The Pentagon said the circumstances surrounding the disappearance in January of Issa T. Salomi, 60, of El Cajon, Calif., were under investigation. But the militant group Asaib Ahl al-Haq, or the League of the Righteous, suggested on a Web site the group uses that Salomi was released in exchange for four detainees in U.S. custody.

The U.S. military did not immediately respond to a request for comment.

Salomi's kidnapping followed the breakdown of talks between the Iraqi government and the group that U.S. and Iraqi officials had hoped would lead to reconciliation. The U.S. military has released hundreds of the group's members in a failed attempt to neutralize it.
No news on Alan McMenemy or Ahmed Qusai al-Taie. At one point, Asaib Ahl al-Haq, or the League of the Righteous suggested they were working on 'returning' him.

Sunday, March 21, 2010

Alan McMenemy of Scotland

IT consultant, Peter Moore, and his four security guards were abducted by insurgents dressed as Iraqi policemen from the Ministry of Finance in Baghdad in May of 2007. Remains of three body guards were returned to the UK. The last is still missing, Alan McMenemy of Glasgow, Scotland.

Baghdad hostage Peter Moore: kidnappers shot Britons as they tried to escape
By Colin Freeman, UK Telegraph, March 14, 2010

In an interview with The Sunday Telegraph, Mr Moore cast doubt on the widely-held theory that the Shia militant group which abducted the men had deliberately murdered them in order to step up pressure for a prisoner exchange.

Instead, he said he had been told that two of the guards - Jason Creswell and Jason Swindlehurst - were gunned down as they tried to flee a militant safe house where they were being held. A third, Alec MacLachlan, was killed after he tried to grab a gun that his captors left lying on a table, while the fourth, Alan McMenemy, died when his captors thought that security forces were preparing to raid their hide-out. They are thought to have shot Mr McMenemy in panic as they were about to flee, only to discover afterwards that the raid was a false alarm. Mr McMenemy is the only one of the four guards whose body has not been recovered, although the Foreign Office believes he too is dead.
For those unaware of the writer's significance to this blog, Colin Freeman was the journalist who first broke the story of the disappearance of contractor Kirk von Ackermann.

Saturday, March 06, 2010

Evidence - physical and other

Thinking out loud about what, if any, physical evidence might still be available to investigators looking into the disappearance of Kirk von Ackermann and the murder of Ryan Manelick.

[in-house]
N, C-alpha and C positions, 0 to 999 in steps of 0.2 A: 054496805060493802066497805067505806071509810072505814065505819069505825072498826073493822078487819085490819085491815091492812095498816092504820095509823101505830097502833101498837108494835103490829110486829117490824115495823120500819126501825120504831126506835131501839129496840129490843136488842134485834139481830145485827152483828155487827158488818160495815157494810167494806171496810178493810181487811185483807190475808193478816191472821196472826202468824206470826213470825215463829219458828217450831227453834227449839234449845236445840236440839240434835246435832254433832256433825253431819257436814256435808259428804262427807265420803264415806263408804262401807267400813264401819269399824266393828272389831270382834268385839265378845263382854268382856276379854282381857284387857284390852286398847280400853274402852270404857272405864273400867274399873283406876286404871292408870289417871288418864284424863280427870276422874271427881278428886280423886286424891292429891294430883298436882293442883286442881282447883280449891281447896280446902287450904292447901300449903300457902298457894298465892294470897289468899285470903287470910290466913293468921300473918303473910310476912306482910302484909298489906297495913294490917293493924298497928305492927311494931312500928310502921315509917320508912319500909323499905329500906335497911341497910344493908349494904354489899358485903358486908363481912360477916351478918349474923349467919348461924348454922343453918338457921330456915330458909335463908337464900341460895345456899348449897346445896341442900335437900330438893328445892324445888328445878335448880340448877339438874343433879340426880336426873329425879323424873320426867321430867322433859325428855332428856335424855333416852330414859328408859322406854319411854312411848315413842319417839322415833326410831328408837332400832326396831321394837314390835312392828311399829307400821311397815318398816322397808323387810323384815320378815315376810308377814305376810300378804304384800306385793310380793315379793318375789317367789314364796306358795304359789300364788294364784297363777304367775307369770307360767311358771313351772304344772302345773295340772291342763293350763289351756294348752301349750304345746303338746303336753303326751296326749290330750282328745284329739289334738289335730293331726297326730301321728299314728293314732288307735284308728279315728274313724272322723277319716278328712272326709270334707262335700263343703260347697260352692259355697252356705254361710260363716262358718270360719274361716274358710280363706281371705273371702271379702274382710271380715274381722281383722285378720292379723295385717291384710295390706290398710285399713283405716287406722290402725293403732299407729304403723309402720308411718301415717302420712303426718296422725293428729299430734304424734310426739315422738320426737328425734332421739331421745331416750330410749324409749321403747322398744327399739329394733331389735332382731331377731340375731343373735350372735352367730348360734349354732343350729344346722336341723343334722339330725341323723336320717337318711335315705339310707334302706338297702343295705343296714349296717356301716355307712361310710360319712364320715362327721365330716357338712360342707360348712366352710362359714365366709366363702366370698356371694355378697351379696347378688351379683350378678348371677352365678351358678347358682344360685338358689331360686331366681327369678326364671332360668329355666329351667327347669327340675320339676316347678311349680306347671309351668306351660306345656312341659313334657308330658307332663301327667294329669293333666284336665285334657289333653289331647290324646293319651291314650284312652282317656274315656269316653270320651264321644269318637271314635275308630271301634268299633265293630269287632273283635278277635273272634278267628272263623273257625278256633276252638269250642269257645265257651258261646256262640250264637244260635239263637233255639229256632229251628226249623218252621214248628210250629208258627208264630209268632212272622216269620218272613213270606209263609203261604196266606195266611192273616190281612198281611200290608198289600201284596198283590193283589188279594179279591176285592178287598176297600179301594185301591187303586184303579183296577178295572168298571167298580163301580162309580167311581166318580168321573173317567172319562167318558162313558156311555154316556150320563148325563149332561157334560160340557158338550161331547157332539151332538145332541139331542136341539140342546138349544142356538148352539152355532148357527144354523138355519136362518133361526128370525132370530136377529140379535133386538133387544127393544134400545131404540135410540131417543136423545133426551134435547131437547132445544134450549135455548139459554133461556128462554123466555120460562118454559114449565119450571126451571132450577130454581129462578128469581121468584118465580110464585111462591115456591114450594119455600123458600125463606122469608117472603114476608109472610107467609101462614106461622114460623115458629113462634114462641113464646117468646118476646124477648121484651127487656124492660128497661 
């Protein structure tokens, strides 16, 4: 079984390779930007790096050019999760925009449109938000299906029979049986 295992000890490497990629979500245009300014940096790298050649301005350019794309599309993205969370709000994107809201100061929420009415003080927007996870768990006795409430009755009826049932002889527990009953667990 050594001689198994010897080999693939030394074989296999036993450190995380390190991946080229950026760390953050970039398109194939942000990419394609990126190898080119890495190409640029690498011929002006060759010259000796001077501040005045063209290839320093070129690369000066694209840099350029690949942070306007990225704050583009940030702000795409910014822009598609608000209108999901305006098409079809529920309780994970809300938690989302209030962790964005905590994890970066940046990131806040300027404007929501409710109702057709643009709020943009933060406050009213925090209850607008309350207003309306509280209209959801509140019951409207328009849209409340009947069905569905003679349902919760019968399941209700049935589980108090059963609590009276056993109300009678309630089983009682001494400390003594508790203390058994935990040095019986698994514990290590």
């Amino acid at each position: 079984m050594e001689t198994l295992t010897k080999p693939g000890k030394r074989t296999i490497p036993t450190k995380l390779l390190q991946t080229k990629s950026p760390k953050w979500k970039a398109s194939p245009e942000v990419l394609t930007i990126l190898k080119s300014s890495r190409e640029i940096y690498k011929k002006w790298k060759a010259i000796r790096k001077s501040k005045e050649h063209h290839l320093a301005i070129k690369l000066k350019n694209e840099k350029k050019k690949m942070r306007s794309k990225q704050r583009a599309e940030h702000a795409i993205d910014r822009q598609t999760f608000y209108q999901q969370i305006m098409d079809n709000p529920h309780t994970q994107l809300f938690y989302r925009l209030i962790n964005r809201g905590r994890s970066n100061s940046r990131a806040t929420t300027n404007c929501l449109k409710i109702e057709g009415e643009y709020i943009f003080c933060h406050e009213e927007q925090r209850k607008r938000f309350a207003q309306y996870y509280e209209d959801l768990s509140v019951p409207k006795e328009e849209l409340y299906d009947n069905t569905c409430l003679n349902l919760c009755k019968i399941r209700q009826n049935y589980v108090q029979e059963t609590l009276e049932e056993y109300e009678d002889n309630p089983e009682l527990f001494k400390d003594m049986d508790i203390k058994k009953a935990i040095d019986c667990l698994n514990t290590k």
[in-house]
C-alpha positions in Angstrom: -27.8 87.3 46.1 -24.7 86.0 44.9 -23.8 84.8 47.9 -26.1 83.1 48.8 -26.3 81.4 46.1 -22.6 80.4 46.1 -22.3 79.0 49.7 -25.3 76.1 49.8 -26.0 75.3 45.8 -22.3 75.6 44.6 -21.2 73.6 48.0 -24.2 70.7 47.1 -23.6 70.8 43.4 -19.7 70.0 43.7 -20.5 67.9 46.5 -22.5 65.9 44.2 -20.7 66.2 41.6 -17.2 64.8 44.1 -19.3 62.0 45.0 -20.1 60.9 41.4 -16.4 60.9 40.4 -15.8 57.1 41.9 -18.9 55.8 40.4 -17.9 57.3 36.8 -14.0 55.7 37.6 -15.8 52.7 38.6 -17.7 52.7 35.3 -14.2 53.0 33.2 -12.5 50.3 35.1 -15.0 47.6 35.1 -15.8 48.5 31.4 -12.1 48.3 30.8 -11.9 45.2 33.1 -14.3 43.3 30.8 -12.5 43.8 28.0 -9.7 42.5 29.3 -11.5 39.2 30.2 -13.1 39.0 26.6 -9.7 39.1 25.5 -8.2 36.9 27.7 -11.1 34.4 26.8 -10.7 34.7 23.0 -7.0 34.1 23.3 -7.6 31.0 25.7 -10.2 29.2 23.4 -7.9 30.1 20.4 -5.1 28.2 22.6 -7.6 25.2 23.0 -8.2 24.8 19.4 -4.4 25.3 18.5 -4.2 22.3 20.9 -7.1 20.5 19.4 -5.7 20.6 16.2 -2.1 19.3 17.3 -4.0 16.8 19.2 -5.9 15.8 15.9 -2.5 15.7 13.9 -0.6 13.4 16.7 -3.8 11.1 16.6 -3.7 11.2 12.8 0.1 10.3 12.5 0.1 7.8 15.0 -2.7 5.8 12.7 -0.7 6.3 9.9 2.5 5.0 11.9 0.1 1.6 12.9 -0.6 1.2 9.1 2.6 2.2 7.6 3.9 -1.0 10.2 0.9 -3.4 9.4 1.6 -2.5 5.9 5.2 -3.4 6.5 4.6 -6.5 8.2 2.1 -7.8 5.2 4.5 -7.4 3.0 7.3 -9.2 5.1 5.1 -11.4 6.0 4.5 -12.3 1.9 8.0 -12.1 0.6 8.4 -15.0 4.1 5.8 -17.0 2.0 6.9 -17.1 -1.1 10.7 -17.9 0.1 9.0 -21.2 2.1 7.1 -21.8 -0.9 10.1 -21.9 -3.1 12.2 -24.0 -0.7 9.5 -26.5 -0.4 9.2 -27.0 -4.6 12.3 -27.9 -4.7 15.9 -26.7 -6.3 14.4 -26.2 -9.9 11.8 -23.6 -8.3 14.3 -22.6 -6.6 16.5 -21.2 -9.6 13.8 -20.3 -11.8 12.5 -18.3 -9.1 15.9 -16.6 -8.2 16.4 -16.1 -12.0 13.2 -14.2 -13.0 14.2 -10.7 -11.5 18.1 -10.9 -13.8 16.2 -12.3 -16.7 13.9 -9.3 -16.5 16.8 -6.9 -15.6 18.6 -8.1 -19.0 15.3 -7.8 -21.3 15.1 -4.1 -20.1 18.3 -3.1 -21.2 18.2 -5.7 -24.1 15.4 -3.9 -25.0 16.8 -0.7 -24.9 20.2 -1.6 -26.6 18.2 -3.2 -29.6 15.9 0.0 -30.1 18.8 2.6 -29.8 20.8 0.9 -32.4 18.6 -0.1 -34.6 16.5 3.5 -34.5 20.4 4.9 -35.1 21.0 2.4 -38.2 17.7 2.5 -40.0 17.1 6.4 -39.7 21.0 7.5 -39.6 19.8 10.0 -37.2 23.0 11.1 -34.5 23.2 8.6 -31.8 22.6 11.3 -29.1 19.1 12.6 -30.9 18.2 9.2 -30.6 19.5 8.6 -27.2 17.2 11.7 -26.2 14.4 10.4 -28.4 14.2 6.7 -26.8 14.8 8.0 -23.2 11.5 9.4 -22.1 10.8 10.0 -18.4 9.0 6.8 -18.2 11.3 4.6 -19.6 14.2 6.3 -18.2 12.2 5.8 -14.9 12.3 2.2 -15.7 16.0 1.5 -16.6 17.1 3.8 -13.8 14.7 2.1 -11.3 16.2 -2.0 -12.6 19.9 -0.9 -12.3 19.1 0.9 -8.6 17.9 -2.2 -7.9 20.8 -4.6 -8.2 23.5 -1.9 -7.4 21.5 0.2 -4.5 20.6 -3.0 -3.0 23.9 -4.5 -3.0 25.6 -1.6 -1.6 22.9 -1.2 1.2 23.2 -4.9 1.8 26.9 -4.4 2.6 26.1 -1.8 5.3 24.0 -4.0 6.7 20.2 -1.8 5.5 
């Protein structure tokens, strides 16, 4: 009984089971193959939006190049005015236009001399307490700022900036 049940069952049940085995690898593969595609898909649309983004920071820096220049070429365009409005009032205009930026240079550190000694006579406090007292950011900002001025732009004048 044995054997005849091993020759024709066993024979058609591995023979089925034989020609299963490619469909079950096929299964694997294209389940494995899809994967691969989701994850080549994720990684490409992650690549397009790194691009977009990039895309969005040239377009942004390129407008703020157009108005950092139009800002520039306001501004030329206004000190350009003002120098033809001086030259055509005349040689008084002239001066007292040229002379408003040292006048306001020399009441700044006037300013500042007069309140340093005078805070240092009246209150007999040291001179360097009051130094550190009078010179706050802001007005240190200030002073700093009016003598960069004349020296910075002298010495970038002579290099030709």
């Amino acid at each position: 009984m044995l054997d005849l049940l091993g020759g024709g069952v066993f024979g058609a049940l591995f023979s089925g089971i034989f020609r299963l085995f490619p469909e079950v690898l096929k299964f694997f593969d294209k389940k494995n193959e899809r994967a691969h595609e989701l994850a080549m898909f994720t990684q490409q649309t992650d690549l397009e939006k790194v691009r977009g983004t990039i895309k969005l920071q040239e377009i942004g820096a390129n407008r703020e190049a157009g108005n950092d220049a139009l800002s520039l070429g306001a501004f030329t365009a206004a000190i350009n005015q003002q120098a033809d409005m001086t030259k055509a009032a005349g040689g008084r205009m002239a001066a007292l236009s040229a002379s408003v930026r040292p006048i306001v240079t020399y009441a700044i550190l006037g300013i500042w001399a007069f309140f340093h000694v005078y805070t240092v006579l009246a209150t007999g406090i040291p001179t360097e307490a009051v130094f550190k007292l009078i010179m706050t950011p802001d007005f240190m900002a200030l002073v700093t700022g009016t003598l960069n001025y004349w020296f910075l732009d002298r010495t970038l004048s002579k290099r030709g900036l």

For what it's worth....
Aerial footage - recorded by any of the more than 500 unmanned aerial vehicles operating in Iraq in 2003

Base Access Records - showing entrance and exit to/from bases under US control in Iraq

Audio recordings - of satellite and cell phone calls, incoming and outgoing (from intercepts of the National Security Agency)

Inventory - review of Kirk von Ackermann's personal belongings - including his notebook as well as determining what was missing

Background check - of passing patrol and/or check point personnel who first arrived on the scene

Ultra Services communications - from the web server including emails and records, also who had superuser access to server
Mechanics - interviews with area mechanics, especially at FOB Pacesetter and Camp Anaconda, to see if anyone remembers von Ackermann was seeking to get his tire fixed

Additional Reading

Army Regulation 195–5 (PDF)
Criminal Investigation
Evidence Procedures
Department of the Army
Washington, DC
June 25, 2007

Friday, March 05, 2010

Foreign Affairs Manual - hostage and missing

The US Department of State Foreign Affairs Manual (FAM) includes sections on hostages and missing persons that I thought were worth including here.

U.S. Department of State

Foreign Affairs Manual

I'm of the opinion that the US government should have a dedicated office for hostage affairs/missing persons of US citizens abroad. It would have a core of permanent staff in addition to representatives from US government agencies such as the FBI, Department of State, Department of Defense (POW-MIA, Casualty Affairs, Criminal Investigation Division, etc). One of the things the office should be responsible for is coordinating regulations and reporting requirements by publishing an annual manual.

Just a thought.

Monday, March 01, 2010

1457 Civilian Contractors Have Died in Iraq

AP reporting 1,457 civilian employees have died in Iraq as of December 31, 2010. The article doesn't include information on kidnappings and/or missing Americans.

It's worth pointing out something peculiar about that particular figure of 1,457: it's apparently been revised down from 1,459 reported in February. (Not sure what that means in terms of where the discrepancy originated.)

Iraq: Key figures since the war began
By The Associated Press, March 1, 2010
Deaths of civilian employees of US government contractors as of December 31, 2009: 1,457.
Also see:

Iraq: Key figures since the war began (link expired)
By The Associated Press, Washington Post, February 1, 2010
Deaths of civilian employees of U.S. government contractors as of December 31, 2009: 1,459